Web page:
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TitleEnglish Language Teaching Today: Linking Theory and Practice
File Size6.6 MB
Total Pages309
Table of Contents
About the Editors and Contributors
	Contributing Authors
Part I: Theories, Research, and Principles
	English Language Teaching Today: An Introduction
		1 Background
		2 Aims of the Book
		3 Principles and Practices
		4 Organization of the Book
		5 Conclusion
	Student-Centred Learning in ELT
		1 Introduction
		2 Meanings and Elements of Student Centred Learning
		3 Roots of Student Centred Learning
		4 Linking Ten Elements of SCL with Second Language Pedagogy
			4.1 Students and Teachers as Co-learners
			4.2 Student-Student Interaction
			4.3 Learner Autonomy
			4.4 Focus on Meaning
			4.5 Curricular Integration
			4.6 Diversity
			4.7 Thinking Skills
			4.8 Alternative Assessment
			4.9 Learning Climate
			4.10 Motivation
		5 Conclusion
	Using Local Languages in English Language Classrooms
		1 Introduction
		2 Why is the Use of Local Languages Not Integrated into Mainstream TESOL Theory and Practice?
		3 Hegemonic Ideologies About Language, Language Use, and Language Learning and Teaching
			3.1 Language as Stable, Standardized, Monolithic, Discrete Entities Rather Than as Fluid Resources for Situated Social Practice
			3.2 Language Learning as a Zero-Sum Game
			3.3 Language as a Commodified and Standardized Set of Knowledge Items and Skills That Can be Bought/Sold in Transactions Between Teachers and Students
		4 Benefits of Integrating Local Languages in English Language Classes
		5 How and When Should Local Languages be Used in English Language Classes?
		6 The Multimodalities/Entextualization Cycle (MEC)
		7 Concluding Remarks
	Applying Language Learning Principles to Coursebooks
		1 Introduction
		2 Course Book Publication
		3 Teachers and Coursebooks
		4 Principles
			4.1 The Principle of the Four Strands
			4.2 The Fluency Principle
			4.3 The Frequency Principle
			4.4 The Interference Principle
			4.5 Other Principles
		5 Concluding Remarks
	Current Issues in the Development of Materials for Learners of English as an International Language (EIL)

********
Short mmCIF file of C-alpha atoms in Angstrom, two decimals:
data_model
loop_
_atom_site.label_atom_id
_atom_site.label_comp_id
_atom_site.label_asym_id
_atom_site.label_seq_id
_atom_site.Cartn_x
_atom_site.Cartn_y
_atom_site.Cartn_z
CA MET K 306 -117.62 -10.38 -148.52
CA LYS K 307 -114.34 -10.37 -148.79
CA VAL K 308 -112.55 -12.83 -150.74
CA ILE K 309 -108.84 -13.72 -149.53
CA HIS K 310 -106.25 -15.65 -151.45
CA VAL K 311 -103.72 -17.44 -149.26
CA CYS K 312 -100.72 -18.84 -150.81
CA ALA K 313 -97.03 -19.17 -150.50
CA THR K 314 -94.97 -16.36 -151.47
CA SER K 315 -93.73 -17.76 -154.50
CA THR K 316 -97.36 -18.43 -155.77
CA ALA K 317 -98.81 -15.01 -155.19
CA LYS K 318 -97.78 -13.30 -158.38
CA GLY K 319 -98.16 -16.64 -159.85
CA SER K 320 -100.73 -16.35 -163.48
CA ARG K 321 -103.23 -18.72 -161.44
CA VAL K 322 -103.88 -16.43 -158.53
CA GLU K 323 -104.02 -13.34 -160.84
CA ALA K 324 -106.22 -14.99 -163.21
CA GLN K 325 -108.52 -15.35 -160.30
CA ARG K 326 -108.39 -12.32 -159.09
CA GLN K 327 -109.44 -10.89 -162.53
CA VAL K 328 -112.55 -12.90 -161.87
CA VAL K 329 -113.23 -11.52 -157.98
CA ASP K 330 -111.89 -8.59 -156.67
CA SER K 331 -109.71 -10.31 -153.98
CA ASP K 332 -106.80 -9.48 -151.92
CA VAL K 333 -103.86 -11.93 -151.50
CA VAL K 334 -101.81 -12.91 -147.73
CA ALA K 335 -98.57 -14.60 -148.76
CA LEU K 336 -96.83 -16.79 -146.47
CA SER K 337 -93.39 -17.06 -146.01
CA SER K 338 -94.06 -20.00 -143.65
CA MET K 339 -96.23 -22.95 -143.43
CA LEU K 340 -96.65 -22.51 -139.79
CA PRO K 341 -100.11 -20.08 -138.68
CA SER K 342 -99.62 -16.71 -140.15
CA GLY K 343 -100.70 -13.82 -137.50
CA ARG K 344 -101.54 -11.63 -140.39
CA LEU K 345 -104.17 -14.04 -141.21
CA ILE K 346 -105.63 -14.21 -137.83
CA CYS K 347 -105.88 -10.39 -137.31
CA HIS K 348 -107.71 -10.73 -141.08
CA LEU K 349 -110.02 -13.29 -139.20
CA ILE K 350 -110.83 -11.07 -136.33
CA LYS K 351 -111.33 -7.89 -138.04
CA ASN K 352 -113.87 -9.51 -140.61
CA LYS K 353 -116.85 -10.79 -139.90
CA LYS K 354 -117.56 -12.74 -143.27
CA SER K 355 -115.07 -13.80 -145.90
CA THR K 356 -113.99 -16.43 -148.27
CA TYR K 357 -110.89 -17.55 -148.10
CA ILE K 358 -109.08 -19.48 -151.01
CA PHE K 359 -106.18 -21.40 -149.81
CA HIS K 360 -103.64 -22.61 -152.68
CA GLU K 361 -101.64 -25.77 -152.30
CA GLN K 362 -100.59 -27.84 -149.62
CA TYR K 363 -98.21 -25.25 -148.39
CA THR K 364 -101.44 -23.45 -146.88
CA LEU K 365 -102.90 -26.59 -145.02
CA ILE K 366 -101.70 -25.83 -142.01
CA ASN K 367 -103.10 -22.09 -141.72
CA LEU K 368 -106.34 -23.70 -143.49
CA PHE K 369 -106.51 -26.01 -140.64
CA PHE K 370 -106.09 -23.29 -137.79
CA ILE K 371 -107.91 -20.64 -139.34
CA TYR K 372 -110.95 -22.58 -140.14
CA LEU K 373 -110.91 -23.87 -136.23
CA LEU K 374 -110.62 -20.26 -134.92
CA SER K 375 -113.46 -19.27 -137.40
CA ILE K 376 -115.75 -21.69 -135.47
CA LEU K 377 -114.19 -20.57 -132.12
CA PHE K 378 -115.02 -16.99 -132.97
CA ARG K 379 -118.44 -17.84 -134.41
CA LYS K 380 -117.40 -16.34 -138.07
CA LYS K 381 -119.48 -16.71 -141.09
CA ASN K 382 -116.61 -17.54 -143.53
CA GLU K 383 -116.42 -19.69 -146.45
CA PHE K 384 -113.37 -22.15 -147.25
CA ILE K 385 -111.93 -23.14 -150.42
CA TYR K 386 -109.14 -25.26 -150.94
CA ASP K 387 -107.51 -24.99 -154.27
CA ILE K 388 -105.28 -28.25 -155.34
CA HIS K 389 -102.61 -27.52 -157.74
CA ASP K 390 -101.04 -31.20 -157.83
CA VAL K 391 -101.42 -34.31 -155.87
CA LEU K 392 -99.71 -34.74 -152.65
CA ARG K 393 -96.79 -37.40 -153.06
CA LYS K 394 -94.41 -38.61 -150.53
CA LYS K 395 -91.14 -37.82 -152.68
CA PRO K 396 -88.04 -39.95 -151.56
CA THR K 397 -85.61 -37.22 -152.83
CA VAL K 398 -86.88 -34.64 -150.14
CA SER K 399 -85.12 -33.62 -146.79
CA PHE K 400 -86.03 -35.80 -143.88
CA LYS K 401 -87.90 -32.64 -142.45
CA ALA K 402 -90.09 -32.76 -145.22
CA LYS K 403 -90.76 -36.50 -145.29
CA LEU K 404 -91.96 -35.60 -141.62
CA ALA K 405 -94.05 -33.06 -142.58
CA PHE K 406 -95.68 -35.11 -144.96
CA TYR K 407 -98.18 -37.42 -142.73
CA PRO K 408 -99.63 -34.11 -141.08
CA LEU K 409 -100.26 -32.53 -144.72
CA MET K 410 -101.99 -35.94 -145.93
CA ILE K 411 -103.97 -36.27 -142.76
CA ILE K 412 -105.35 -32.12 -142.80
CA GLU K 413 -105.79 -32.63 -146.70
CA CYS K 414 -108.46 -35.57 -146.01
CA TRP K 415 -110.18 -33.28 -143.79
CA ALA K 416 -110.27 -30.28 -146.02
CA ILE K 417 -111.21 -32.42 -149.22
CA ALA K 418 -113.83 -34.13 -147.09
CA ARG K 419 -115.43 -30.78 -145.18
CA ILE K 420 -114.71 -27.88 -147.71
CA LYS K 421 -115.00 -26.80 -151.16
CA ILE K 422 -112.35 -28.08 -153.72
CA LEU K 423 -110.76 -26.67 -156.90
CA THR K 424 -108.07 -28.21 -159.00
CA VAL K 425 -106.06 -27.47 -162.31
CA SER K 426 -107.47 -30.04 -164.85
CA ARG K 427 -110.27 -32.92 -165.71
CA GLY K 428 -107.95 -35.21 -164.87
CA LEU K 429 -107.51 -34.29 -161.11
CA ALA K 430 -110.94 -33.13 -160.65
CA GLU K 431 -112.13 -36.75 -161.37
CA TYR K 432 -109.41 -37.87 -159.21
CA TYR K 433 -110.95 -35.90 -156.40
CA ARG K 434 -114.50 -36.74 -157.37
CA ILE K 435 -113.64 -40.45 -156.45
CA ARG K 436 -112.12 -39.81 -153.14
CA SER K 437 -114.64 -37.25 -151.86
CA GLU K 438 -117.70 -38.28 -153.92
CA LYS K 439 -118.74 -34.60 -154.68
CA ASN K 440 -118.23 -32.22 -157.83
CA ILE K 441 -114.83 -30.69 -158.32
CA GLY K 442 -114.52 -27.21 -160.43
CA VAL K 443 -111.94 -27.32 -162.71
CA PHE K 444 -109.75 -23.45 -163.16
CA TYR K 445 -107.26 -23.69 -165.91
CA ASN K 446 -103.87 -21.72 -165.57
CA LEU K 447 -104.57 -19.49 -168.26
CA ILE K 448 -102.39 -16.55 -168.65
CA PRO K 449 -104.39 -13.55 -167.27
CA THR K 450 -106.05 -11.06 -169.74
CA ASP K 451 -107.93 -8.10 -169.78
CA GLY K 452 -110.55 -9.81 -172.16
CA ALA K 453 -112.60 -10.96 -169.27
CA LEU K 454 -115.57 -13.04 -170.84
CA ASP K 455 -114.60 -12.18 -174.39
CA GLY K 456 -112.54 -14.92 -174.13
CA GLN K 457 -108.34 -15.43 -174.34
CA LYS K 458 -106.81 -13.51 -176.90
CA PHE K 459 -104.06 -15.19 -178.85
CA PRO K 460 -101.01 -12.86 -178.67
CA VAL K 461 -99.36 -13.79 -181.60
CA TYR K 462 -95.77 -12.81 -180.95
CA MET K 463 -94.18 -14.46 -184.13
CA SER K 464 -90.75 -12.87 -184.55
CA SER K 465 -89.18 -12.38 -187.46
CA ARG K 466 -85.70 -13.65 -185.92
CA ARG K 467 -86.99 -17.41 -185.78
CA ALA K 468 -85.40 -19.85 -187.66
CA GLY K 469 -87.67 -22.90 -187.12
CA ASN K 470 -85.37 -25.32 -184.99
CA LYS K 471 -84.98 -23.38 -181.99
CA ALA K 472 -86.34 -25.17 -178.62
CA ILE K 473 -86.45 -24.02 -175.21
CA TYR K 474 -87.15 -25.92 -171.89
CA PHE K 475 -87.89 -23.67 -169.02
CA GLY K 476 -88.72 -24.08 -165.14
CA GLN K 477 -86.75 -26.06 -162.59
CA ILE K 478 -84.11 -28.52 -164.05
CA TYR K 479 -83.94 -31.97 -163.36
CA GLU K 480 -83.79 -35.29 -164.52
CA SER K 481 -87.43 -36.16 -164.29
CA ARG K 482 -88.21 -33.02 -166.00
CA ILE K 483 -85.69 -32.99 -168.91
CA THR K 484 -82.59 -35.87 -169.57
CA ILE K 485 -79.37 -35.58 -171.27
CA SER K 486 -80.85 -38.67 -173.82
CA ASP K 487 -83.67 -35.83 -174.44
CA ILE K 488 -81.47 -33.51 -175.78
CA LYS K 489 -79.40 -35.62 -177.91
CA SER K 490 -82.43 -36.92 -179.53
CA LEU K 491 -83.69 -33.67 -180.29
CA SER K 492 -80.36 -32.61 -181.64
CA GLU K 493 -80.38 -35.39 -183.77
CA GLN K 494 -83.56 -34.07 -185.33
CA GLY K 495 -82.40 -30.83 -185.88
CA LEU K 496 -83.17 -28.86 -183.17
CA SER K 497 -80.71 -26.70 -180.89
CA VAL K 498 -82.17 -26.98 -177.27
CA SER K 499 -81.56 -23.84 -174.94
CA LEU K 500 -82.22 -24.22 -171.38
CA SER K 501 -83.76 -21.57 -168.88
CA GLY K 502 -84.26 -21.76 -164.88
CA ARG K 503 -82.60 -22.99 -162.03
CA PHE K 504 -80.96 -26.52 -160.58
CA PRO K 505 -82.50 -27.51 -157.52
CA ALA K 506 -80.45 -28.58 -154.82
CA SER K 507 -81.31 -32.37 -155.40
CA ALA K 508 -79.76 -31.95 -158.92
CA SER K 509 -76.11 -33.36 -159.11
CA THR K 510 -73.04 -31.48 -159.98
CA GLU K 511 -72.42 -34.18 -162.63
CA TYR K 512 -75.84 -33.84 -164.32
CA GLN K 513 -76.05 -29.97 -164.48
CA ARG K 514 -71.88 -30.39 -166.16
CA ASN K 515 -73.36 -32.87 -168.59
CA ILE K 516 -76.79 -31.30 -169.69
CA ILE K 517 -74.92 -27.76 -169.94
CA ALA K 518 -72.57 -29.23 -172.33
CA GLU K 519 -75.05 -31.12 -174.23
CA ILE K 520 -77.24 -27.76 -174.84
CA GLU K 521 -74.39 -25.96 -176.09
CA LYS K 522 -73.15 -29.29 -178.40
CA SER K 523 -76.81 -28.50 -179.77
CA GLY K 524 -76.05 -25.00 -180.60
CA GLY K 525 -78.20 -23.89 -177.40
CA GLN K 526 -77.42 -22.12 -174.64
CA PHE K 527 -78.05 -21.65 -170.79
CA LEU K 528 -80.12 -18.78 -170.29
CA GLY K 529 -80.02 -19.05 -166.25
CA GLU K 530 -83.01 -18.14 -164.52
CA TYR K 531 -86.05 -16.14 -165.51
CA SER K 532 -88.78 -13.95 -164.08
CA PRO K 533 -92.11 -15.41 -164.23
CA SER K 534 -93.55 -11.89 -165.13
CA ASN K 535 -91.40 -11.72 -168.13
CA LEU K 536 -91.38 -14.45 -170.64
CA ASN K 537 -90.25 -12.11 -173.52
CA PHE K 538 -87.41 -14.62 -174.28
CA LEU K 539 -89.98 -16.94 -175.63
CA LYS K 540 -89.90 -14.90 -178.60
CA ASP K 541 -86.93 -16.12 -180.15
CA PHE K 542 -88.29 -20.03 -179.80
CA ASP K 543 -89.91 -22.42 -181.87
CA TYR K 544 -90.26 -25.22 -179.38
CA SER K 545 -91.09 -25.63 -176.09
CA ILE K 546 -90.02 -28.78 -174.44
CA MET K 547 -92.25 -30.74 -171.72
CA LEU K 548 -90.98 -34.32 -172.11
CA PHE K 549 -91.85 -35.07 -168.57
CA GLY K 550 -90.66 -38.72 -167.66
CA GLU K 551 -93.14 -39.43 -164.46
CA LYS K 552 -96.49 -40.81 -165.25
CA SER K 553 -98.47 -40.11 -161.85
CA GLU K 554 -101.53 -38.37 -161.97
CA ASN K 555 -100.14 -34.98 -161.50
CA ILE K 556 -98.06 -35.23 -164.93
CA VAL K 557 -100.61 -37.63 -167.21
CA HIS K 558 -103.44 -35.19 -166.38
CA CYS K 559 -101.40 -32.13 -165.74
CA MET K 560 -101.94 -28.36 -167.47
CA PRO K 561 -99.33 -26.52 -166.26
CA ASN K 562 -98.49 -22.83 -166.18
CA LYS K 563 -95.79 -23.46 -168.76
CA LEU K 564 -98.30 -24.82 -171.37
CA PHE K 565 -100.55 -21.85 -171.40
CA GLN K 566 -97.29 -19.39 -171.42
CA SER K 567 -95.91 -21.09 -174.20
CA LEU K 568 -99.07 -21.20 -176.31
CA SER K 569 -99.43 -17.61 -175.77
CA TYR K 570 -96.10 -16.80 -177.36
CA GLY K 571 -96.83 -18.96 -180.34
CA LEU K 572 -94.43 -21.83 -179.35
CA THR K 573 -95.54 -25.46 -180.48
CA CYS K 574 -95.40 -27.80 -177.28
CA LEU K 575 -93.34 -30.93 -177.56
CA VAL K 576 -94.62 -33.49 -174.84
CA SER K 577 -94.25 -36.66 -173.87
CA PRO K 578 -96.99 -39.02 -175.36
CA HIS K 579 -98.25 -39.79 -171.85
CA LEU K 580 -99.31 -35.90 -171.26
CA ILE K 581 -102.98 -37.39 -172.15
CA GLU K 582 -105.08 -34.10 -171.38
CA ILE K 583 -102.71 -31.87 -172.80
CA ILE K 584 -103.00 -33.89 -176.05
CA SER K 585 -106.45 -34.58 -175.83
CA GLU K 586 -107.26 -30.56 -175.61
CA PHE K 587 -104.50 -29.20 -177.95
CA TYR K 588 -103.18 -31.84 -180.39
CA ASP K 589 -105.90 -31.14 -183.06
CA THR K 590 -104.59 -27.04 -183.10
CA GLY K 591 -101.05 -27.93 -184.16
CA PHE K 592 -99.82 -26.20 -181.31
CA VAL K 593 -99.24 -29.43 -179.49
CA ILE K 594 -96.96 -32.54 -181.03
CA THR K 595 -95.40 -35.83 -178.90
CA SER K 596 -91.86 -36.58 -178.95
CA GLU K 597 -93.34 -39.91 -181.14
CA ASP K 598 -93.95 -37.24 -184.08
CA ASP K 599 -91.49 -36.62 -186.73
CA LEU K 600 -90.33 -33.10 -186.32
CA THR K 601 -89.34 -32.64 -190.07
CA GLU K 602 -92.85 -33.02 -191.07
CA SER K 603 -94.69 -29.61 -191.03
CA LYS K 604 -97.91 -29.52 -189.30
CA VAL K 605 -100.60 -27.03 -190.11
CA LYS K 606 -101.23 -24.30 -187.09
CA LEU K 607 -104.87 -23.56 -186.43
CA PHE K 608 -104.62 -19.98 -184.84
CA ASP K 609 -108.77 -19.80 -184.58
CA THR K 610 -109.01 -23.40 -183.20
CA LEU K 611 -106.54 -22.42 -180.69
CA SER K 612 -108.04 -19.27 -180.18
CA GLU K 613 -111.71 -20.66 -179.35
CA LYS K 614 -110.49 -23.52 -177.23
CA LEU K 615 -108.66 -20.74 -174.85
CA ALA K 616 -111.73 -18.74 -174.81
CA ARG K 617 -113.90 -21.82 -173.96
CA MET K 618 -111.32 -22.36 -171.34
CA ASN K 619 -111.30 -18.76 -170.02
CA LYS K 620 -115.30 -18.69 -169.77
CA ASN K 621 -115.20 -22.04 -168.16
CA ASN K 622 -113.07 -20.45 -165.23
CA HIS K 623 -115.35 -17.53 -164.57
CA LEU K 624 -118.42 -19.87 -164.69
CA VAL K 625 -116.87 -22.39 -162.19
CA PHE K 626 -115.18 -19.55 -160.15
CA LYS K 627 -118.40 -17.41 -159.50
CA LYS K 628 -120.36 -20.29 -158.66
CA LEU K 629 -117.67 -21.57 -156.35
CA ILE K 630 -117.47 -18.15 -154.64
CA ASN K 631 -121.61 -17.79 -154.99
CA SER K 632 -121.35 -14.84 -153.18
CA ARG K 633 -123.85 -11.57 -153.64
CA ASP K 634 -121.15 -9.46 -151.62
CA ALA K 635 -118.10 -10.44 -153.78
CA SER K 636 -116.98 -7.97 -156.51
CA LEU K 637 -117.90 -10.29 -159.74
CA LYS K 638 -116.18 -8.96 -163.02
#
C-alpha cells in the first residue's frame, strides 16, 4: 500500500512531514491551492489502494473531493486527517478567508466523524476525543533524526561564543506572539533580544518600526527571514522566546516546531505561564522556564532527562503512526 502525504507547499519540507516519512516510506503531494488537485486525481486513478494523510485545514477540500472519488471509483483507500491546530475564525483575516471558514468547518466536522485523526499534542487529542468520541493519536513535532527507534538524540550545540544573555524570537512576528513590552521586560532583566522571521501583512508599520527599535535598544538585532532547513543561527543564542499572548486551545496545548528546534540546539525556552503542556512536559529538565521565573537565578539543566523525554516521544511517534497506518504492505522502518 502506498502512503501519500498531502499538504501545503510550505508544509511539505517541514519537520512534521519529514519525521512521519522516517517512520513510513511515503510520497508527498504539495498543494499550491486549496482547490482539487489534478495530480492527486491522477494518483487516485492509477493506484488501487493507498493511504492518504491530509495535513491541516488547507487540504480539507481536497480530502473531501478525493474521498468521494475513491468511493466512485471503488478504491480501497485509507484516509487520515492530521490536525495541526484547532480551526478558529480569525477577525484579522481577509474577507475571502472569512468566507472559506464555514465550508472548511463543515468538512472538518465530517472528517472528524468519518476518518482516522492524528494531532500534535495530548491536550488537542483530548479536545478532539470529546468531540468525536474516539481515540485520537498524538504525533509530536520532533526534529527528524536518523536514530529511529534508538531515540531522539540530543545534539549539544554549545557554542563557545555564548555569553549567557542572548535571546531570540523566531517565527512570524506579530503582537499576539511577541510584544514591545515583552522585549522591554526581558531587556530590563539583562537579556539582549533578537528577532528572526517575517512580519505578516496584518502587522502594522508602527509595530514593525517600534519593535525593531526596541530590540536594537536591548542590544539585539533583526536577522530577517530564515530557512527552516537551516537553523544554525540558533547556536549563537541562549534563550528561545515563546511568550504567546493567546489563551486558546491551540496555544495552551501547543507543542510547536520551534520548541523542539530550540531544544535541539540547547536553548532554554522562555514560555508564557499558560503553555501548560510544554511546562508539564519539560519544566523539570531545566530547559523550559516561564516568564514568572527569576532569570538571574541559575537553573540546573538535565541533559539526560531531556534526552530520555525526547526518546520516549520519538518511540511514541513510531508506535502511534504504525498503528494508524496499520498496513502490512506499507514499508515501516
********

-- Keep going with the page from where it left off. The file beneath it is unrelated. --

1 Introduction
		2 The Needs and Wants of Learners of English as a Lingua Franca
			2.1 The Needs
			2.2 The Wants
		3 Ways in Which Materials Can Cater for the Needs and Wants of Users of English as a Lingua Franca
			3.1 The Use of Authentic Texts
			3.2 The Use of Authentic Tasks
			3.3 The Use of Spoken Interactions Between Non-native Speakers
			3.4 Learner Unstructured Interaction
			3.5 Pragmatic Awareness Activities
			3.6 The Use of Written Texts Produced by Non-native Speakers for Global Readership
			3.7 The ‘Teaching’ of Capabilities which are Particularly Important in Achieving Successful Communication in a Lingua Franca
			3.8 The ‘Teaching’ of Language Items and Features Important for International Communication
			3.9 The Development of Inter-Cultural Competence
		4 Conclusion
	Assessment in ELT: Theoretical Options and Sound Pedagogical Choices
		1 Introduction
		2 Assessment Options
		3 Pedagogical Implications
			3.1 How Do Content Issues Compare for the Assessment Types?
			3.2 How Do Logistical Issues Compare for the Assessment Types?
			3.3 How Do Scoring Issues Compare for the Assessment Types?
			3.4 How Do Communicative Characteristics Compare for the Assessment Types?
		4 Conclusions
		Appendix 1: Advantage of the Four Categories and 12 Assessment Types
	Does Writing Promote Reflective Practice?
		1 Introduction
		2 What Is Reflective Practice?
		3 Teaching Journals
		4 The Study
		5 Procedures
		6 Findings
			6.1 T1’s Written Reflections
			6.2 T2’s Written Reflections
			6.3 T3’s Written Reflections
		7 Reflecting and Writing a Teaching Journal: Unease?
		8 Using Teaching Journals Effectively
		9 Conclusion
Part II: Pedagogical Practices
	Extensive Reading and Listening in the L2 Classroom
		1 Introduction
		2 Extensive Reading
			2.1 What is ER?
			2.2 What are the Language Learning Benefits of ER?
		3 Extensive Listening
			3.1 What is EL?
			3.2 What Are the Language Learning Benefits of EL?
		4 Principles for Implementing ER and EL
		5 Problems and Concerns
		6 Conclusion
	Teaching L2 Listening: In and Outside the Classroom
		1 Introduction: The Importance of Developing L2 Listening Skills
		2 The Features of Spoken Language
		3 Factors Affecting L2 Comprehension
			3.1 External Factors: The Opportunities of Input and Speaker Factors
			3.2 Medium Factors: Text, Task, and Context
			3.3 Internal Factors: Language Proficiency and Background Knowledge
		4 Format of a Well-Designed Listening Lesson
			4.1 The Pre-listening Phase
			4.2 The While-Listening Phase
			4.3 The Post-Listening Phase
			4.4 A Word of Caution
		5 Suggested Approaches to Listening Practice After Teaching
			5.1 Narrow Listening
			5.2 Repeated Listening
			5.3 Simultaneous Reading and Listening
		6 Conclusion
	Teaching Reading and Viewing to L2 Learners
		1 Introduction
		2 Views on Reading and Viewing
			2.1 Top-Down and Bottom-Up Models
			2.2 Interactive Models
			2.3 Use of Reading/Viewing Strategies
			2.4 Sociocultural Perspectives on Reading and Viewing
		3 Factors Affecting Reading and Viewing Success
		4 Effective Instruction in Reading and Viewing
		5 Research-Informed Pedagogical Recommendations
		6 Developing Metacognitively-Strong Readers and Viewers
		7 A Proposed Pedagogical Cycle for Teaching Reading and Viewing
		8 Teaching Reading and Viewing in the Classroom
		9 Conclusion
	Teaching Speaking
		1 Introduction
		2 Second Language Speaking
			2.1 Speaking Competence
				2.1.1 Enabling Skills
				2.1.2 Communication Strategies
				2.1.3 Language and Discourse Knowledge
		3 Processes in Speech Production
			3.1 Directions of Speech Processing
			3.2 Metacognitive Processes
			3.3 L2 Speaking Performance
		4 Speaking Tasks